After doing some research online, I came across a man named Hervy who had started a website about truck driving. He had considered truck driving to be a lucky break for him in life and he wanted to build a site that helped educate prospective truck drivers to understand the various pros and cons to the life of a truck driver, and the various steps needed to get involved within the industry. I decided to reach out to Hervy to see if he would be willing to help me understand what his life was like.
Though I was nervous to be reaching out to a complete stranger with such a random request, I was pleasantly surprised to see that Hervy was flattered to be hearing from me. It felt prestigious to him that a student at Princeton wanted to talk to him, spend the time to learn about his lifestyle, and turn it all into a story. It was the first time that someone had reached out to him to gather the facts for the sake of listening and understanding and not for the interest of getting into the industry, and that made him feel like what he was doing was important.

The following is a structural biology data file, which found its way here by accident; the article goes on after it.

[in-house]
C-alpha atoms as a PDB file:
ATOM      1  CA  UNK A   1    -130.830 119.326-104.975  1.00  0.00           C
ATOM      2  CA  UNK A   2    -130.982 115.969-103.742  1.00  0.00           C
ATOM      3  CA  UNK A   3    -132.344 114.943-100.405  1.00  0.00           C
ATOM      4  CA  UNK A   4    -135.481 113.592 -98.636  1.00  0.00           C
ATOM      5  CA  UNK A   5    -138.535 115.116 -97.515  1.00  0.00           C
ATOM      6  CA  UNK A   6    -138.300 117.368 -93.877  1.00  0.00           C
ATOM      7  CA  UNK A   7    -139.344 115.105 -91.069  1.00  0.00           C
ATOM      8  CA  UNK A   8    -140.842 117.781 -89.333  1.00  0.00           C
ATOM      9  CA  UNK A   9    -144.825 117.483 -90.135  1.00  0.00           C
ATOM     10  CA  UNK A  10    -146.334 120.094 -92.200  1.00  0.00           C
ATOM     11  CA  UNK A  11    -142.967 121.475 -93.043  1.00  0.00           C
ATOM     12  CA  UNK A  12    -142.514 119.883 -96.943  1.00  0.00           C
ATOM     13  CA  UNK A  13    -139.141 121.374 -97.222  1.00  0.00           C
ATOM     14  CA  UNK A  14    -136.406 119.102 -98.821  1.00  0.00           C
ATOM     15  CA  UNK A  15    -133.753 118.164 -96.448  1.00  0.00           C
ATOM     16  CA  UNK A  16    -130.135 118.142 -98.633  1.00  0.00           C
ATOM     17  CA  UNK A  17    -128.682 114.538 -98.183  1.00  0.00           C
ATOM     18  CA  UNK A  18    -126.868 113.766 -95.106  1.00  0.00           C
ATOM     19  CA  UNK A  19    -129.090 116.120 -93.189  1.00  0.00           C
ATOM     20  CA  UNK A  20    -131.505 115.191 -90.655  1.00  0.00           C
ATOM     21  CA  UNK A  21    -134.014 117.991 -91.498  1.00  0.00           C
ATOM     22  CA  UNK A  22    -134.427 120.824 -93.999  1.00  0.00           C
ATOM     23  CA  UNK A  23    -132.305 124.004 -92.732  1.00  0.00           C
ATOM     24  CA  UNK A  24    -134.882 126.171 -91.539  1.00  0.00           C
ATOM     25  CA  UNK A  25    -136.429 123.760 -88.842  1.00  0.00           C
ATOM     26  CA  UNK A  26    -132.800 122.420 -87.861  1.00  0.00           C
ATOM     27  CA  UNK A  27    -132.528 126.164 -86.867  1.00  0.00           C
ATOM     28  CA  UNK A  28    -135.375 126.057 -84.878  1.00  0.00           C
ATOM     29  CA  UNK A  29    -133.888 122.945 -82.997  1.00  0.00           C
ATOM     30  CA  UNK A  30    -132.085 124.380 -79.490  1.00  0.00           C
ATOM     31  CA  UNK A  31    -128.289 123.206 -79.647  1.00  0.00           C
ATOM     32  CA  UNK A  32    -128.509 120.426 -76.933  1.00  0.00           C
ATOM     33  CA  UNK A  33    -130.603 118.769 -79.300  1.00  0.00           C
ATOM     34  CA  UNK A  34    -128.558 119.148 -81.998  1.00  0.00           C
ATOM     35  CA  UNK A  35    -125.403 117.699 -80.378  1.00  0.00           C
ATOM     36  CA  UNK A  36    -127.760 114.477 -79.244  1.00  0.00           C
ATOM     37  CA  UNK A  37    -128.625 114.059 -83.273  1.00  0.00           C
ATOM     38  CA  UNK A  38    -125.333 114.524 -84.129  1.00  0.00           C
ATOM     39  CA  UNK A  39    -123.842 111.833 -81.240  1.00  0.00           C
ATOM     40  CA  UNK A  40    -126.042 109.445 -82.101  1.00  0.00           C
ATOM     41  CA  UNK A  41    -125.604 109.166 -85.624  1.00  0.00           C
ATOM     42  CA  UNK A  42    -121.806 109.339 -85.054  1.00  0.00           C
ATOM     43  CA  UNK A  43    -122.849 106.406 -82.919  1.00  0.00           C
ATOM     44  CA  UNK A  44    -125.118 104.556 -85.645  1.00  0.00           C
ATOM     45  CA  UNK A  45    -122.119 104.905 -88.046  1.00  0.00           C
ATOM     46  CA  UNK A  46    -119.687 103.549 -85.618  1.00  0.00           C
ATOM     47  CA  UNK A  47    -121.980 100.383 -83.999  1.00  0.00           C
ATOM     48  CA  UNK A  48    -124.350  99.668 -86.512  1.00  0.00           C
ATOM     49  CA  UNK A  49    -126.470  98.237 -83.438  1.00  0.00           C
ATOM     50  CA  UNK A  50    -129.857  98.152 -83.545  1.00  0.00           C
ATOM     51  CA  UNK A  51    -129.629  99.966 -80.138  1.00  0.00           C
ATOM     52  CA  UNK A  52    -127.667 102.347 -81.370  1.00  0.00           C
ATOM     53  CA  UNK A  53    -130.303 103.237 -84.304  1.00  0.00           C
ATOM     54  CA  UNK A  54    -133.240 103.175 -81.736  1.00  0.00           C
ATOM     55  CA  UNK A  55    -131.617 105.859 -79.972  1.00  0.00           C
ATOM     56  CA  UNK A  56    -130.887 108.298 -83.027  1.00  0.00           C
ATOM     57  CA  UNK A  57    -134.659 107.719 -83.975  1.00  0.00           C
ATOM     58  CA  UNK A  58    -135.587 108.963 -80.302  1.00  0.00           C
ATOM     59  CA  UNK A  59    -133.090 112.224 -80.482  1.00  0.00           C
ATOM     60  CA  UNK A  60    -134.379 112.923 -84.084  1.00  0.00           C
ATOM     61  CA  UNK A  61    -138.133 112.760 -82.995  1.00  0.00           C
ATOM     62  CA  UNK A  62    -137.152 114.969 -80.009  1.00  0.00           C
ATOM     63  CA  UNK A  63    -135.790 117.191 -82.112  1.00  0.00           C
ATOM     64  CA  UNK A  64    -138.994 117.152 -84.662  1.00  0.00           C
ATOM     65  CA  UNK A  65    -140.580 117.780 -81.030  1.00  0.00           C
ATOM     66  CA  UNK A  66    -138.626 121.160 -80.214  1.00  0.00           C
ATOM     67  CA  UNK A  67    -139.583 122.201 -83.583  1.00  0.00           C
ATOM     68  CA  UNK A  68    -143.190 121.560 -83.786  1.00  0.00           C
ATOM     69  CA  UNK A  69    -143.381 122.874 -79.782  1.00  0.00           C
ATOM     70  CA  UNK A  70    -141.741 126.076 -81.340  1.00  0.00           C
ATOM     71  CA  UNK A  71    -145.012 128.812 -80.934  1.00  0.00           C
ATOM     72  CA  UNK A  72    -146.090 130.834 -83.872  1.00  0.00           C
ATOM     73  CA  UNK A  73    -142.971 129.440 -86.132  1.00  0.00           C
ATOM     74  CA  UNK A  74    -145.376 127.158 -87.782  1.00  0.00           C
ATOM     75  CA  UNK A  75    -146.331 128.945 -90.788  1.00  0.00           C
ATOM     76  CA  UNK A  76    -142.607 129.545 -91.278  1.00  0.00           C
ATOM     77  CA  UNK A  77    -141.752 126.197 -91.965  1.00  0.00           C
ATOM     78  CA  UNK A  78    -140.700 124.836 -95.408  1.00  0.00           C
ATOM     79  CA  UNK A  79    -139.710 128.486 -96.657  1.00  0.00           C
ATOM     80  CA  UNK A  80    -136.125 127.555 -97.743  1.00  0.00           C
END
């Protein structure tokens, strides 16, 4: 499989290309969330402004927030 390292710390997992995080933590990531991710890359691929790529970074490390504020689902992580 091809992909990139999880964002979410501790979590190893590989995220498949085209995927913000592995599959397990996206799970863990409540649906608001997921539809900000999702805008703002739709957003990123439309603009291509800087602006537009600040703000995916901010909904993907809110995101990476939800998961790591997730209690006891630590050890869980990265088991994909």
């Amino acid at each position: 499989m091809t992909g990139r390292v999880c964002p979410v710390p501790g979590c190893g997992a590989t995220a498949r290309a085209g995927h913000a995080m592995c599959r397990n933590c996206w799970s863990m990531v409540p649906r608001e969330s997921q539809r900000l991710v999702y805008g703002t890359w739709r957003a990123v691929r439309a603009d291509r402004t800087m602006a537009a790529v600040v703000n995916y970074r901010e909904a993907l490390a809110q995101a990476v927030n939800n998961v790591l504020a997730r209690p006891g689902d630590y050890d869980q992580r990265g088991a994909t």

In the ensuing months, I learned a lot about truck driving. I learned how difficult it is to break into the industry and the financial concepts that determine which freight drivers want to carry and not carry. I learned about legislation that dictates how long drivers can be on the road, where drivers sleep, what they eat, and who they associate with. By the end of my conversations with Hervy, I felt like I knew everything I needed if I ever wanted to go ahead and be a truck driver myself.